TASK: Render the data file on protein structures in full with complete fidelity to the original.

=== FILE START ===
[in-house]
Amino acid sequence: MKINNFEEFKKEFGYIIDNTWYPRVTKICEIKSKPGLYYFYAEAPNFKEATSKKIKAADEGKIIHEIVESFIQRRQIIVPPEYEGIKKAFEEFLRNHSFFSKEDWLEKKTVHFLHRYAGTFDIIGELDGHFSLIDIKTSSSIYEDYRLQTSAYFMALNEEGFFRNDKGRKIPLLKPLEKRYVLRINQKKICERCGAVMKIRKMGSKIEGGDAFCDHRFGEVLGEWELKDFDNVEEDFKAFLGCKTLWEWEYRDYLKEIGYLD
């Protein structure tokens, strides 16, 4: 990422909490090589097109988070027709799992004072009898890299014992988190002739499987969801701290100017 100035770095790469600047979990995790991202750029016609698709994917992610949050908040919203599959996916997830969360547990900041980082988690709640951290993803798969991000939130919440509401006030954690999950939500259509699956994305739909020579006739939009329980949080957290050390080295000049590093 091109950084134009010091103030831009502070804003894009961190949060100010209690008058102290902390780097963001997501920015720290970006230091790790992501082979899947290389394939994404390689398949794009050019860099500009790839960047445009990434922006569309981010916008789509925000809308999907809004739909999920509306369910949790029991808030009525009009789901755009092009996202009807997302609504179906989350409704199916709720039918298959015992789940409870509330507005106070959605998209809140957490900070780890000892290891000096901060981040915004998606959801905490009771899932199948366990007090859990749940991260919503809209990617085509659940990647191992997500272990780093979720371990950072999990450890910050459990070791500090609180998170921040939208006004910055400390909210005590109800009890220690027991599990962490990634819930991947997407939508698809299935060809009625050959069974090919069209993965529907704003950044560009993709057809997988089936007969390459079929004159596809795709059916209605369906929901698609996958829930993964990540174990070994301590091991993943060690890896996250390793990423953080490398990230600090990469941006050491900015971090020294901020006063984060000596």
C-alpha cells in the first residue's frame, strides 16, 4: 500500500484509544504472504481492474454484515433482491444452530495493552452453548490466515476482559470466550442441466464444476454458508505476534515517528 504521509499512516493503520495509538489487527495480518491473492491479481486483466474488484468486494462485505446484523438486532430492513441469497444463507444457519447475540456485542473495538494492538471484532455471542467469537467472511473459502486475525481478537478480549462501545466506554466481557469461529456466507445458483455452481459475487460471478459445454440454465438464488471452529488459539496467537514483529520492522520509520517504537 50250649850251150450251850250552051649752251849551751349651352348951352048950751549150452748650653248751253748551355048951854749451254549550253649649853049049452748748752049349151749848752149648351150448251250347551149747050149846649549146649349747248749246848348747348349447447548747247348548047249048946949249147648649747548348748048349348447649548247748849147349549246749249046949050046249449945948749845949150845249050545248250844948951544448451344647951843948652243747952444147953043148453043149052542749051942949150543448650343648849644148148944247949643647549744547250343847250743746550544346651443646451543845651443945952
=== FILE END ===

[in-house]
Amino acid sequence: MKINNFEEFKKEFGYIIDNTWYPRVTKICEIKSKPGLYYFYAEAPNFKEATSKKIKAADEGKIIHEIVESFIQRRQIIVPPEYEGIKKAFEEFLRNHSFFSKEDWLEKKTVHFLHRYAGTFDIIGELDGHFSLIDIKTSSSIYEDYRLQTSAYFMALNEEGFFRNDKGRKIPLLKPLEKRYVLRINQKKICERCGAVMKIRKMGSKIEGGDAFCDHRFGEVLGEWELKDFDNVEEDFKAFLGCKTLWEWEYRDYLKEIGYLD
């Protein structure tokens, strides 16, 4: 990422909490090589097109988070027709799992004072009898890299014992988190002739499987969801701290100017 100035770095790469600047979990995790991202750029016609698709994917992610949050908040919203599959996916997830969360547990900041980082988690709640951290993803798969991000939130919440509401006030954690999950939500259509699956994305739909020579006739939009329980949080957290050390080295000049590093 091109950084134009010091103030831009502070804003894009961190949060100010209690008058102290902390780097963001997501920015720290970006230091790790992501082979899947290389394939994404390689398949794009050019860099500009790839960047445009990434922006569309981010916008789509925000809308999907809004739909999920509306369910949790029991808030009525009009789901755009092009996202009807997302609504179906989350409704199916709720039918298959015992789940409870509330507005106070959605998209809140957490900070780890000892290891000096901060981040915004998606959801905490009771899932199948366990007090859990749940991260919503809209990617085509659940990647191992997500272990780093979720371990950072999990450890910050459990070791500090609180998170921040939208006004910055400390909210005590109800009890220690027991599990962490990634819930991947997407939508698809299935060809009625050959069974090919069209993965529907704003950044560009993709057809997988089936007969390459079929004159596809795709059916209605369906929901698609996958829930993964990540174990070994301590091991993943060690890896996250390793990423953080490398990230600090990469941006050491900015971090020294901020006063984060000596």
C-alpha cells in the first residue's frame, strides 16, 4: 500500500484509544504472504481492474454484515433482491444452530495493552452453548490466515476482559470466550442441466464444476454458508505476534515517528 504521509499512516493503520495509538489487527495480518491473492491479481486483466474488484468486494462485505446484523438486532430492513441469497444463507444457519447475540456485542473495538494492538471484532455471542467469537467472511473459502486475525481478537478480549462501545466506554466481557469461529456466507445458483455452481459475487460471478459445454440454465438464488471452529488459539496467537514483529520492522520509520517504537 50250649850251150450251850250552051649752251849551751349651352348951352048950751549150452748650653248751253748551355048951854749451254549550253649649853049049452748748752049349151749848752149648351150448251250347551149747050149846649549146649349747248749246848348747348349447447548747247348548047249048946949249147648649747548348748048349348447649548247748849147349549246749249046949050046249449945948749845949150845249050545248250844948951544448451344647951843948652243747952444147953043148453043149052542749051942949150543448650343648849644148148944247949643647549744547250343847250743746550544346651443646451543845651443945952